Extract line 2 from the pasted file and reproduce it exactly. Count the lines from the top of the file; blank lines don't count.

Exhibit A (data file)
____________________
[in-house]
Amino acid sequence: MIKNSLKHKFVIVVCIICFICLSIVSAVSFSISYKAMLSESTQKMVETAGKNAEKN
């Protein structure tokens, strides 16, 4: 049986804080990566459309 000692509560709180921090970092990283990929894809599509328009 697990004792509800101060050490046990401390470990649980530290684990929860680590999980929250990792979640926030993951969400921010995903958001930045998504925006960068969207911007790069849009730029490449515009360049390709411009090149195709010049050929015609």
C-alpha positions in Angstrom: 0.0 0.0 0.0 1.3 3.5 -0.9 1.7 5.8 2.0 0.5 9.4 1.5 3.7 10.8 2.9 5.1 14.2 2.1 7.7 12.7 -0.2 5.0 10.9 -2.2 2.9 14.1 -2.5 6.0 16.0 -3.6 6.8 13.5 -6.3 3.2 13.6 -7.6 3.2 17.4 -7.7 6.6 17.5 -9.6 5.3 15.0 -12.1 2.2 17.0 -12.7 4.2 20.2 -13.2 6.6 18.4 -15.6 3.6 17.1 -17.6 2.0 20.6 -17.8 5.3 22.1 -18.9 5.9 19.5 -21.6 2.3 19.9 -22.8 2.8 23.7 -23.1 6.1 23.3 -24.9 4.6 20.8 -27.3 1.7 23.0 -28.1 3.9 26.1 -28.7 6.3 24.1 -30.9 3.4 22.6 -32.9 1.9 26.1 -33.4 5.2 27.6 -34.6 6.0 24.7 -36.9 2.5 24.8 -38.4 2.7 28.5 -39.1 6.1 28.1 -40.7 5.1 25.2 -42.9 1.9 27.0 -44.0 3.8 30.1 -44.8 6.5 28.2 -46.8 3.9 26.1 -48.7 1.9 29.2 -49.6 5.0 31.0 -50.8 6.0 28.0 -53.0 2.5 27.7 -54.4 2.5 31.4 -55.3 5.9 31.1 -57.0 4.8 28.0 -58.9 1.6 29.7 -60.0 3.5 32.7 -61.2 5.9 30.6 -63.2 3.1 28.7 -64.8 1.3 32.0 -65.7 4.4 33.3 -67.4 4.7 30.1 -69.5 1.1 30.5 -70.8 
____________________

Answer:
Amino acid sequence: MIKNSLKHKFVIVVCIICFICLSIVSAVSFSISYKAMLSESTQKMVETAGKNAEKN